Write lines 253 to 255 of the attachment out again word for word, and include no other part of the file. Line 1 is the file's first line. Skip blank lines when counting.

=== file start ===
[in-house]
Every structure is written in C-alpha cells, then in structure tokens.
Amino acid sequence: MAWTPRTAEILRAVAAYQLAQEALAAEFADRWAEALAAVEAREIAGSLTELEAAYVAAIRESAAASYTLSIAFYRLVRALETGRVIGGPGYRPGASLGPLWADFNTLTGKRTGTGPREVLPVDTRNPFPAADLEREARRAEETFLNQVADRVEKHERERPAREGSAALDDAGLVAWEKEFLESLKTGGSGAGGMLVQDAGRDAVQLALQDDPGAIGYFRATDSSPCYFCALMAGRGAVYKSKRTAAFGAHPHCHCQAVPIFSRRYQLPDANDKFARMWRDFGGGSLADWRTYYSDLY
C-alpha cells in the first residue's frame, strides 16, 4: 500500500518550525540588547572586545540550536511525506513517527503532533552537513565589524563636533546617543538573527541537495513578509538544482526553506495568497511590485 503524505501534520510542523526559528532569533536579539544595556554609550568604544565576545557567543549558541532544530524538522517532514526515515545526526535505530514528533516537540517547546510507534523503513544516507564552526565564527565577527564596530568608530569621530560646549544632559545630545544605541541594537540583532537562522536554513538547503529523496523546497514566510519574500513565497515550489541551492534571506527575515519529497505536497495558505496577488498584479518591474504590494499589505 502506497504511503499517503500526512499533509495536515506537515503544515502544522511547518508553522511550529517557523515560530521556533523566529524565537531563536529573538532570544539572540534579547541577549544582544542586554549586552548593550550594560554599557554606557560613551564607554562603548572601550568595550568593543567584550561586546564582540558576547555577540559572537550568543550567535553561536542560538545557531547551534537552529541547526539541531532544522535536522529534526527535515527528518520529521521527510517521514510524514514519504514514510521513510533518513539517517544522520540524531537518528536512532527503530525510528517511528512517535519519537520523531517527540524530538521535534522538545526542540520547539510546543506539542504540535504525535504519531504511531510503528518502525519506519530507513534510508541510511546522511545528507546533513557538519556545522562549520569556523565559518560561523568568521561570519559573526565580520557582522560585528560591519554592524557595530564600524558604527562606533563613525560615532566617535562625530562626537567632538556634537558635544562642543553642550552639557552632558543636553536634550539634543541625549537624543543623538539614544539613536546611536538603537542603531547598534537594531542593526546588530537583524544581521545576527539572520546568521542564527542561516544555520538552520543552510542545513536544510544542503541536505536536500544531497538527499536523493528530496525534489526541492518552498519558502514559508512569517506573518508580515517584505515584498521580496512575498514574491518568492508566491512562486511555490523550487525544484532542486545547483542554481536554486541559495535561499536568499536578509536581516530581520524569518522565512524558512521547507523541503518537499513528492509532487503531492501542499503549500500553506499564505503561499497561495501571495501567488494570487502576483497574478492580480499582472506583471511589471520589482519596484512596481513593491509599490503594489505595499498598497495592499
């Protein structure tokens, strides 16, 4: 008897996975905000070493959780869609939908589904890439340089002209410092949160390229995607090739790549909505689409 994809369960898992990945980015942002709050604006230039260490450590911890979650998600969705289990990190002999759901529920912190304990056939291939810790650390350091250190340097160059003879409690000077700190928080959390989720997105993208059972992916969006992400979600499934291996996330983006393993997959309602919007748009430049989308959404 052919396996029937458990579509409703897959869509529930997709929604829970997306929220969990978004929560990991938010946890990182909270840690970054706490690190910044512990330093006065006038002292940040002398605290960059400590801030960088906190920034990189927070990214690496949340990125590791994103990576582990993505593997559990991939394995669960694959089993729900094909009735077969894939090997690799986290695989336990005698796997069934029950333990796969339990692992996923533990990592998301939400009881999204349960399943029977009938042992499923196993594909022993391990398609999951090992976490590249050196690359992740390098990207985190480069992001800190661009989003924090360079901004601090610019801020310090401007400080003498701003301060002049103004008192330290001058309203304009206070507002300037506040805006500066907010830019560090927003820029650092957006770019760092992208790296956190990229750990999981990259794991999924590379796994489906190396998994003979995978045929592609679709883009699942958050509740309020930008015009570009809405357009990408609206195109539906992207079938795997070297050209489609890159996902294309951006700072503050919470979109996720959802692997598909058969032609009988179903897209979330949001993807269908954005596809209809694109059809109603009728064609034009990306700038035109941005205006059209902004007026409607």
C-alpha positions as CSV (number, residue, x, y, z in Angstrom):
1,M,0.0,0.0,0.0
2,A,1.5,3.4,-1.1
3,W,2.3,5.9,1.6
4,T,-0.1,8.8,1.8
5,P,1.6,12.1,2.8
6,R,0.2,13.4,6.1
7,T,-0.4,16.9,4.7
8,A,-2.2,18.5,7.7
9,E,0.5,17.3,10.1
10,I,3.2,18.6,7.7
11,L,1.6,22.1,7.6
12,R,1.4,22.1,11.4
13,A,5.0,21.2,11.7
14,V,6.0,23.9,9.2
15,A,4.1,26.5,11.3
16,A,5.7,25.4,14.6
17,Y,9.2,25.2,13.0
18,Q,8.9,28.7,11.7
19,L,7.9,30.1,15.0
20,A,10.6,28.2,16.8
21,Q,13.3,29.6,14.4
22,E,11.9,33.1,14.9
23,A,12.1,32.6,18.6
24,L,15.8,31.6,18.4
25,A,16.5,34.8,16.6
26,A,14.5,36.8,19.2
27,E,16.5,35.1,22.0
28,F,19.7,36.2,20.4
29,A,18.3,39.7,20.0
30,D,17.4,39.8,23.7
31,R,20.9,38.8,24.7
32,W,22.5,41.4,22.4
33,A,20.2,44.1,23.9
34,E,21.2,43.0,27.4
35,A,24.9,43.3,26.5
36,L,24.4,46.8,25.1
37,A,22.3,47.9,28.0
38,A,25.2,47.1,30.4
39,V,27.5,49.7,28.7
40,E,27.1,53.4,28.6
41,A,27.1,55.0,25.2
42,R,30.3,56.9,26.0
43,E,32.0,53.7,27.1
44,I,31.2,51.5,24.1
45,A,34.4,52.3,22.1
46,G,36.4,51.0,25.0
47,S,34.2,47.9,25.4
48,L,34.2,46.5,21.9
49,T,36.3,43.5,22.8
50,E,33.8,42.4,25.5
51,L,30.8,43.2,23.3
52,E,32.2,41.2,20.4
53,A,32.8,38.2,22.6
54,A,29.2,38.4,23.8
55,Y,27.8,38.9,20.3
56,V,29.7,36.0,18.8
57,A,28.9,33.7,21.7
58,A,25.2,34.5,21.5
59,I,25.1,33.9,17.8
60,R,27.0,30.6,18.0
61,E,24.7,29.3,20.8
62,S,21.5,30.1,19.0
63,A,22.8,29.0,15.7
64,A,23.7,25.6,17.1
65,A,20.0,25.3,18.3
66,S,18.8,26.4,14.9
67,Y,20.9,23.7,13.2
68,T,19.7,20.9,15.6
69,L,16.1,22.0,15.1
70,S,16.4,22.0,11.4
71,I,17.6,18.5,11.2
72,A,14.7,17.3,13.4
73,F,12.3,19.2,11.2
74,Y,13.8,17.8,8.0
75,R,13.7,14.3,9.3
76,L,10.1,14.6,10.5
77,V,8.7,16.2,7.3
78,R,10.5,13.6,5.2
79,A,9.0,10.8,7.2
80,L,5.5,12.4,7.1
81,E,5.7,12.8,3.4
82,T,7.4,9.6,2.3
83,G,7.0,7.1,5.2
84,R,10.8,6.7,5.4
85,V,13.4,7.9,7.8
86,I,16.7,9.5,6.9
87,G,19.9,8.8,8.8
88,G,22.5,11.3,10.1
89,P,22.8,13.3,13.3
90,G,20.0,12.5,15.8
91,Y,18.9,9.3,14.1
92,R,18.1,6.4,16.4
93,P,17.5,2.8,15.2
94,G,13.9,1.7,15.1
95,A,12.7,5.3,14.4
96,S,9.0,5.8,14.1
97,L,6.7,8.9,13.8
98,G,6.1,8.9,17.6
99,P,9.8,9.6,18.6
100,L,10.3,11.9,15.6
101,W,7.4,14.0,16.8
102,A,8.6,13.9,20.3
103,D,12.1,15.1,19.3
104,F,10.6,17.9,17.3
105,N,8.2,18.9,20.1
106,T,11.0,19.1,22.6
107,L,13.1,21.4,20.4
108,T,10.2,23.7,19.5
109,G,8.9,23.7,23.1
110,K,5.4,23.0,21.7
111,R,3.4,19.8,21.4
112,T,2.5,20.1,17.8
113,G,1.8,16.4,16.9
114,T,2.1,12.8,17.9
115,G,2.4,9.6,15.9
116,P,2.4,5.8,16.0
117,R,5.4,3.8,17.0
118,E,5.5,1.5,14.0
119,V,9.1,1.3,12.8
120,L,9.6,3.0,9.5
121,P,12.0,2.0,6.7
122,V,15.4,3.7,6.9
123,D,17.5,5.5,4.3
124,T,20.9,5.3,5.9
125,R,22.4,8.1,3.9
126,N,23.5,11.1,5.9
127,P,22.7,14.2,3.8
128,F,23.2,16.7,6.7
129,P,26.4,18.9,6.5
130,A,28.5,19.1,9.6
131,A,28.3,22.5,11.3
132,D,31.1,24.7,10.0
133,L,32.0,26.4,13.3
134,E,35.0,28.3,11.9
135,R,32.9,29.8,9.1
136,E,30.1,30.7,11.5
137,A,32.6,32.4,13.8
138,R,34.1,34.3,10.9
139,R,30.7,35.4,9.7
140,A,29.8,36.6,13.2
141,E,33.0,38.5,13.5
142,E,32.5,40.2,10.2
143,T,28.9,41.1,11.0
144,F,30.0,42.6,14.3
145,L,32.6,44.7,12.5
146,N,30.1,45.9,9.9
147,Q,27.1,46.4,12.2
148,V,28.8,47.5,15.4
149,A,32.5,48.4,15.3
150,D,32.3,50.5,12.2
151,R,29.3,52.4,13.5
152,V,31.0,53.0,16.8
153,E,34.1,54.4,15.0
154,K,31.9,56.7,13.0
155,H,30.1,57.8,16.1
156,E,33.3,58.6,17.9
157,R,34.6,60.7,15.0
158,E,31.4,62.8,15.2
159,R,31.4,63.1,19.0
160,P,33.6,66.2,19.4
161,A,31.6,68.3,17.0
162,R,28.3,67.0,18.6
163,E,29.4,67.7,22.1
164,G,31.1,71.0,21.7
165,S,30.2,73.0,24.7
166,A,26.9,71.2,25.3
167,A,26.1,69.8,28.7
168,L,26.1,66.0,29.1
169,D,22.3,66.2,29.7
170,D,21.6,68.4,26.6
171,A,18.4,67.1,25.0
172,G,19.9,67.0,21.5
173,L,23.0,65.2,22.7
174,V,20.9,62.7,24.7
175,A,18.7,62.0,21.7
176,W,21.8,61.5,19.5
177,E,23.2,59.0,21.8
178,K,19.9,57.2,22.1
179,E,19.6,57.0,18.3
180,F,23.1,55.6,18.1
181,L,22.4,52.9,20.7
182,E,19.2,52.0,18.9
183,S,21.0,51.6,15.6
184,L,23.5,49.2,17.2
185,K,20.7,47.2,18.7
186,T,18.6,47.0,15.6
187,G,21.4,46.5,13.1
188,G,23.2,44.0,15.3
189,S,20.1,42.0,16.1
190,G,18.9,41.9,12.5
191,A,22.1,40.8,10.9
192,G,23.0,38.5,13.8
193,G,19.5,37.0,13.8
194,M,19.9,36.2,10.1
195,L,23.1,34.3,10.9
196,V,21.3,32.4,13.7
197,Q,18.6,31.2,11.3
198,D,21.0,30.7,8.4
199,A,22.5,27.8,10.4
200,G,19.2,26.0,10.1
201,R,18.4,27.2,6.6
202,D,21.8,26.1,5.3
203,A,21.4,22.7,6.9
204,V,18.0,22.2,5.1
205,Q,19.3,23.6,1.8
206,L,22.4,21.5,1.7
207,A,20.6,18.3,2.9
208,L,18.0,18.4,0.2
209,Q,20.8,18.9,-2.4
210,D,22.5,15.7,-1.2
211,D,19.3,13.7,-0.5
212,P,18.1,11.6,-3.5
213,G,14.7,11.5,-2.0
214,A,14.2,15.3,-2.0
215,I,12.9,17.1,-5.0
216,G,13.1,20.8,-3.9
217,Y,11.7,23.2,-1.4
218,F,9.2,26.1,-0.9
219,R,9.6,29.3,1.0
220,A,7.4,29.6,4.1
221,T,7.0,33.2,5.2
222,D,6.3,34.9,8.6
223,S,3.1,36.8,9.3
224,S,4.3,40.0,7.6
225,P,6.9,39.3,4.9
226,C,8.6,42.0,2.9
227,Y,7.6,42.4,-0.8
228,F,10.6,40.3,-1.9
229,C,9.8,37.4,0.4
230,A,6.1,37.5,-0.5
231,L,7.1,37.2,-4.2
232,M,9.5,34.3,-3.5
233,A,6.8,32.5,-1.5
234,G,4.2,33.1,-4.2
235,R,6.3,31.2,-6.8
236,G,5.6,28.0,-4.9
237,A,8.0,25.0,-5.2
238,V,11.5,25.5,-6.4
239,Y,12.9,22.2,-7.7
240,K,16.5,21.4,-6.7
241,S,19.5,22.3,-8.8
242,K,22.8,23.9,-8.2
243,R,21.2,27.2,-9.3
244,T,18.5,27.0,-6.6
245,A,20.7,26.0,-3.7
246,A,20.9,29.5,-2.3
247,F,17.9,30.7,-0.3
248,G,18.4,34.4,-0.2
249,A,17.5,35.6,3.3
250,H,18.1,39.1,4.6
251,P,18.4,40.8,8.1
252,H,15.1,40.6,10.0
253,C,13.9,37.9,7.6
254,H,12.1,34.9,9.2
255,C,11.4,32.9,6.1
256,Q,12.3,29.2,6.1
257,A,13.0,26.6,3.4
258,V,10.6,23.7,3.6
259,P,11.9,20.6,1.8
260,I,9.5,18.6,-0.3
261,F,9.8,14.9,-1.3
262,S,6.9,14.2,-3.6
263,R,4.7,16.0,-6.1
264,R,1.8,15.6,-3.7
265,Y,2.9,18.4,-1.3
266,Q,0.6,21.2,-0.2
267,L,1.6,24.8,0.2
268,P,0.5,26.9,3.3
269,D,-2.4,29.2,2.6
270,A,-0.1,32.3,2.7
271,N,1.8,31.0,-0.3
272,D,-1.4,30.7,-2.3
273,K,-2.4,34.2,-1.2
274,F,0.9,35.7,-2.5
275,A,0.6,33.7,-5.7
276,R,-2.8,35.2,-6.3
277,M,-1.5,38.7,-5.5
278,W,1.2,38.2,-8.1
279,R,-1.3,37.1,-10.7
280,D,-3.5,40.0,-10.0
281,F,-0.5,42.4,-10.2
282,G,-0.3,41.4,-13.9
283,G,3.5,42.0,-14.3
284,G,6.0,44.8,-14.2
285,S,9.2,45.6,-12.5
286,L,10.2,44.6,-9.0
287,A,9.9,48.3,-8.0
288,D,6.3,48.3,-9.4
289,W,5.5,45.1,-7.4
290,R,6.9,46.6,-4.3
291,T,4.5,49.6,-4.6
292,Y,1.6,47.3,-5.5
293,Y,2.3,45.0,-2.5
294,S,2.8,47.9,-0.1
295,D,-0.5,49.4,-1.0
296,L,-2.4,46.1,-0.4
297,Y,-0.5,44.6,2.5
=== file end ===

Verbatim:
247,F,17.9,30.7,-0.3
248,G,18.4,34.4,-0.2
249,A,17.5,35.6,3.3